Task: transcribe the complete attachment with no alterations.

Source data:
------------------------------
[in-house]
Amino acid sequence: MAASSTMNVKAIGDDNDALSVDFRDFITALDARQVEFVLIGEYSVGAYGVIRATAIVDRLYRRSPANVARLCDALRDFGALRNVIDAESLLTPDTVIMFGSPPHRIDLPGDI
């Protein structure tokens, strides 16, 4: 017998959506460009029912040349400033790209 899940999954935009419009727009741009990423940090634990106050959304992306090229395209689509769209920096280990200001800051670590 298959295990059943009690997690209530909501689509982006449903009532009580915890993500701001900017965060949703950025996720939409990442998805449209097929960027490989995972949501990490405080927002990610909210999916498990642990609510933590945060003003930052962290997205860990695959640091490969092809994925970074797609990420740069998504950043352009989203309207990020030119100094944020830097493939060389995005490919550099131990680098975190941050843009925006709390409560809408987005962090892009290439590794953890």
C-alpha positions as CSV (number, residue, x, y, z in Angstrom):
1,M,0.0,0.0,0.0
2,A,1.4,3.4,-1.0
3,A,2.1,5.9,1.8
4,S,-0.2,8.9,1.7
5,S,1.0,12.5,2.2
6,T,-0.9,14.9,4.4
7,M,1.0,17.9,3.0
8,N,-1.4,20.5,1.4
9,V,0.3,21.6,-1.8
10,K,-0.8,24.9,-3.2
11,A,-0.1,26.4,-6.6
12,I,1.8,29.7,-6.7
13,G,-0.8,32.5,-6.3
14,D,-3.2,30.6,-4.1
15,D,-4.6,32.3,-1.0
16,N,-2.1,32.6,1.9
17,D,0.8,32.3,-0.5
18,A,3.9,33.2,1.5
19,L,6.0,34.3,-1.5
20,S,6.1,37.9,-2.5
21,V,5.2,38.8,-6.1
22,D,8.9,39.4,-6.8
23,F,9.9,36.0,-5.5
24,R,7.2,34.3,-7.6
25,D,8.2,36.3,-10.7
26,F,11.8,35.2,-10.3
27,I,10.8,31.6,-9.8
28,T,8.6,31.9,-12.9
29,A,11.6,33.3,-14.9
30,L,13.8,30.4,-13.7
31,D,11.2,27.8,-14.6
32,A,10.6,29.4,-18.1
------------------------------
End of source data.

[in-house]
Amino acid sequence: MAASSTMNVKAIGDDNDALSVDFRDFITALDARQVEFVLIGEYSVGAYGVIRATAIVDRLYRRSPANVARLCDALRDFGALRNVIDAESLLTPDTVIMFGSPPHRIDLPGDI
């Protein structure tokens, strides 16, 4: 017998959506460009029912040349400033790209 899940999954935009419009727009741009990423940090634990106050959304992306090229395209689509769209920096280990200001800051670590 298959295990059943009690997690209530909501689509982006449903009532009580915890993500701001900017965060949703950025996720939409990442998805449209097929960027490989995972949501990490405080927002990610909210999916498990642990609510933590945060003003930052962290997205860990695959640091490969092809994925970074797609990420740069998504950043352009989203309207990020030119100094944020830097493939060389995005490919550099131990680098975190941050843009925006709390409560809408987005962090892009290439590794953890």
C-alpha positions as CSV (number, residue, x, y, z in Angstrom):
1,M,0.0,0.0,0.0
2,A,1.4,3.4,-1.0
3,A,2.1,5.9,1.8
4,S,-0.2,8.9,1.7
5,S,1.0,12.5,2.2
6,T,-0.9,14.9,4.4
7,M,1.0,17.9,3.0
8,N,-1.4,20.5,1.4
9,V,0.3,21.6,-1.8
10,K,-0.8,24.9,-3.2
11,A,-0.1,26.4,-6.6
12,I,1.8,29.7,-6.7
13,G,-0.8,32.5,-6.3
14,D,-3.2,30.6,-4.1
15,D,-4.6,32.3,-1.0
16,N,-2.1,32.6,1.9
17,D,0.8,32.3,-0.5
18,A,3.9,33.2,1.5
19,L,6.0,34.3,-1.5
20,S,6.1,37.9,-2.5
21,V,5.2,38.8,-6.1
22,D,8.9,39.4,-6.8
23,F,9.9,36.0,-5.5
24,R,7.2,34.3,-7.6
25,D,8.2,36.3,-10.7
26,F,11.8,35.2,-10.3
27,I,10.8,31.6,-9.8
28,T,8.6,31.9,-12.9
29,A,11.6,33.3,-14.9
30,L,13.8,30.4,-13.7
31,D,11.2,27.8,-14.6
32,A,10.6,29.4,-18.1